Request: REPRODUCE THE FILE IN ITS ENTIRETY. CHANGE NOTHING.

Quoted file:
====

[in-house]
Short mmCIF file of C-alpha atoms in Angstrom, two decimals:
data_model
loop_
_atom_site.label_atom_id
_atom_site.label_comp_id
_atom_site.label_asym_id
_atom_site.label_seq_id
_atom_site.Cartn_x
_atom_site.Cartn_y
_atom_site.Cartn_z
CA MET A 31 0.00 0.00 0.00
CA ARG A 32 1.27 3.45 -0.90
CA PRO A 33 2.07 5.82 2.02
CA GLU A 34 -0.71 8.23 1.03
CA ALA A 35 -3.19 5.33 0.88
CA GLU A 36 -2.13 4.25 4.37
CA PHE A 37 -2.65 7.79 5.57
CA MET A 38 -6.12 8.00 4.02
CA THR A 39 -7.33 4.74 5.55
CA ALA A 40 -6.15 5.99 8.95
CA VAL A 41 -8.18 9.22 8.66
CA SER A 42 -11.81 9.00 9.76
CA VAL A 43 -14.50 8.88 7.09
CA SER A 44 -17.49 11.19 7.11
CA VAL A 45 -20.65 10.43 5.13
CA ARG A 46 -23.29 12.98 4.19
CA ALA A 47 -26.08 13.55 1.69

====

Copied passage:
[in-house]
Short mmCIF file of C-alpha atoms in Angstrom, two decimals:
data_model
loop_
_atom_site.label_atom_id
_atom_site.label_comp_id
_atom_site.label_asym_id
_atom_site.label_seq_id
_atom_site.Cartn_x
_atom_site.Cartn_y
_atom_site.Cartn_z
CA MET A 31 0.00 0.00 0.00
CA ARG A 32 1.27 3.45 -0.90
CA PRO A 33 2.07 5.82 2.02
CA GLU A 34 -0.71 8.23 1.03
CA ALA A 35 -3.19 5.33 0.88
CA GLU A 36 -2.13 4.25 4.37
CA PHE A 37 -2.65 7.79 5.57
CA MET A 38 -6.12 8.00 4.02
CA THR A 39 -7.33 4.74 5.55
CA ALA A 40 -6.15 5.99 8.95
CA VAL A 41 -8.18 9.22 8.66
CA SER A 42 -11.81 9.00 9.76
CA VAL A 43 -14.50 8.88 7.09
CA SER A 44 -17.49 11.19 7.11
CA VAL A 45 -20.65 10.43 5.13
CA ARG A 46 -23.29 12.98 4.19
CA ALA A 47 -26.08 13.55 1.69